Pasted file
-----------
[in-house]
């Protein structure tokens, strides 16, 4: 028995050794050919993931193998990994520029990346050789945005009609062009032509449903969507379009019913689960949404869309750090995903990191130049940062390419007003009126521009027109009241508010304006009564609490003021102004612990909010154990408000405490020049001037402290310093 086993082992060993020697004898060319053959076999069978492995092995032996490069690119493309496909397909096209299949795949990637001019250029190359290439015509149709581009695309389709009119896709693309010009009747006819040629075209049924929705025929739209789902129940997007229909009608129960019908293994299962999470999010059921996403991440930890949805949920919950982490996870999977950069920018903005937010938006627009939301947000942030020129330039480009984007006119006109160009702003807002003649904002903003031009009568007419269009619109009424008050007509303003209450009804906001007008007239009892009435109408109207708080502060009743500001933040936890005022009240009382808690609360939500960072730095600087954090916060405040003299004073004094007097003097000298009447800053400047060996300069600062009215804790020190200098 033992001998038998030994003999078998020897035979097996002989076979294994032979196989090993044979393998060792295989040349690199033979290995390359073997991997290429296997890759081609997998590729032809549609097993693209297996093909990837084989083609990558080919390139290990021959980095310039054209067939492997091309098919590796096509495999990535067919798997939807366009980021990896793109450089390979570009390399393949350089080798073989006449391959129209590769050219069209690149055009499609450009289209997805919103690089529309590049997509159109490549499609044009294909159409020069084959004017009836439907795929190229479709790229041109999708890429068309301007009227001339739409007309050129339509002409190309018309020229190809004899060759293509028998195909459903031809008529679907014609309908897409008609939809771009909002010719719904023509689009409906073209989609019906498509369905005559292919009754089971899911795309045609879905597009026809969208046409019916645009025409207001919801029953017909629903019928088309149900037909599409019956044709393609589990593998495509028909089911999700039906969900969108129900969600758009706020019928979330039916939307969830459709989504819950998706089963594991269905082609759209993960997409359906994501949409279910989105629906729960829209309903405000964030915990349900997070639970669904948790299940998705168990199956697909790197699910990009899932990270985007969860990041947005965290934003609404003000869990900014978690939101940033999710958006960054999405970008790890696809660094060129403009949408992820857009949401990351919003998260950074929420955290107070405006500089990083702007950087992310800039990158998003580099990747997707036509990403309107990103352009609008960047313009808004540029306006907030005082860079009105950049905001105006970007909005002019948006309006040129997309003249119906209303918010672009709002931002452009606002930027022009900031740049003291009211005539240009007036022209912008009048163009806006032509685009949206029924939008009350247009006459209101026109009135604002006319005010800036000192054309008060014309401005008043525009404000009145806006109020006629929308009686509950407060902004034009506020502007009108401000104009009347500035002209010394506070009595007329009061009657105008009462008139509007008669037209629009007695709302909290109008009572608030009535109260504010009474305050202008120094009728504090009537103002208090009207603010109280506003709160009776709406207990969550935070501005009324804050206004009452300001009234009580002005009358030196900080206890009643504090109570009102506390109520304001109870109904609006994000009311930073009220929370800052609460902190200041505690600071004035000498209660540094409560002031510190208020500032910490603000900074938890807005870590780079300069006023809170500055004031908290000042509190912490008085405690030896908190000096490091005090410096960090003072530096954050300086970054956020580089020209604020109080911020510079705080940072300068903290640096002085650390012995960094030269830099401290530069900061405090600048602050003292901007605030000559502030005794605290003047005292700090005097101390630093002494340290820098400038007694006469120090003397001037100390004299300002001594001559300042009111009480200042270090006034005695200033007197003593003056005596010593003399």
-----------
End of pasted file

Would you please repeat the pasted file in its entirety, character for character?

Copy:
[in-house]
């Protein structure tokens, strides 16, 4: 028995050794050919993931193998990994520029990346050789945005009609062009032509449903969507379009019913689960949404869309750090995903990191130049940062390419007003009126521009027109009241508010304006009564609490003021102004612990909010154990408000405490020049001037402290310093 086993082992060993020697004898060319053959076999069978492995092995032996490069690119493309496909397909096209299949795949990637001019250029190359290439015509149709581009695309389709009119896709693309010009009747006819040629075209049924929705025929739209789902129940997007229909009608129960019908293994299962999470999010059921996403991440930890949805949920919950982490996870999977950069920018903005937010938006627009939301947000942030020129330039480009984007006119006109160009702003807002003649904002903003031009009568007419269009619109009424008050007509303003209450009804906001007008007239009892009435109408109207708080502060009743500001933040936890005022009240009382808690609360939500960072730095600087954090916060405040003299004073004094007097003097000298009447800053400047060996300069600062009215804790020190200098 033992001998038998030994003999078998020897035979097996002989076979294994032979196989090993044979393998060792295989040349690199033979290995390359073997991997290429296997890759081609997998590729032809549609097993693209297996093909990837084989083609990558080919390139290990021959980095310039054209067939492997091309098919590796096509495999990535067919798997939807366009980021990896793109450089390979570009390399393949350089080798073989006449391959129209590769050219069209690149055009499609450009289209997805919103690089529309590049997509159109490549499609044009294909159409020069084959004017009836439907795929190229479709790229041109999708890429068309301007009227001339739409007309050129339509002409190309018309020229190809004899060759293509028998195909459903031809008529679907014609309908897409008609939809771009909002010719719904023509689009409906073209989609019906498509369905005559292919009754089971899911795309045609879905597009026809969208046409019916645009025409207001919801029953017909629903019928088309149900037909599409019956044709393609589990593998495509028909089911999700039906969900969108129900969600758009706020019928979330039916939307969830459709989504819950998706089963594991269905082609759209993960997409359906994501949409279910989105629906729960829209309903405000964030915990349900997070639970669904948790299940998705168990199956697909790197699910990009899932990270985007969860990041947005965290934003609404003000869990900014978690939101940033999710958006960054999405970008790890696809660094060129403009949408992820857009949401990351919003998260950074929420955290107070405006500089990083702007950087992310800039990158998003580099990747997707036509990403309107990103352009609008960047313009808004540029306006907030005082860079009105950049905001105006970007909005002019948006309006040129997309003249119906209303918010672009709002931002452009606002930027022009900031740049003291009211005539240009007036022209912008009048163009806006032509685009949206029924939008009350247009006459209101026109009135604002006319005010800036000192054309008060014309401005008043525009404000009145806006109020006629929308009686509950407060902004034009506020502007009108401000104009009347500035002209010394506070009595007329009061009657105008009462008139509007008669037209629009007695709302909290109008009572608030009535109260504010009474305050202008120094009728504090009537103002208090009207603010109280506003709160009776709406207990969550935070501005009324804050206004009452300001009234009580002005009358030196900080206890009643504090109570009102506390109520304001109870109904609006994000009311930073009220929370800052609460902190200041505690600071004035000498209660540094409560002031510190208020500032910490603000900074938890807005870590780079300069006023809170500055004031908290000042509190912490008085405690030896908190000096490091005090410096960090003072530096954050300086970054956020580089020209604020109080911020510079705080940072300068903290640096002085650390012995960094030269830099401290530069900061405090600048602050003292901007605030000559502030005794605290003047005292700090005097101390630093002494340290820098400038007694006469120090003397001037100390004299300002001594001559300042009111009480200042270090006034005695200033007197003593003056005596010593003399």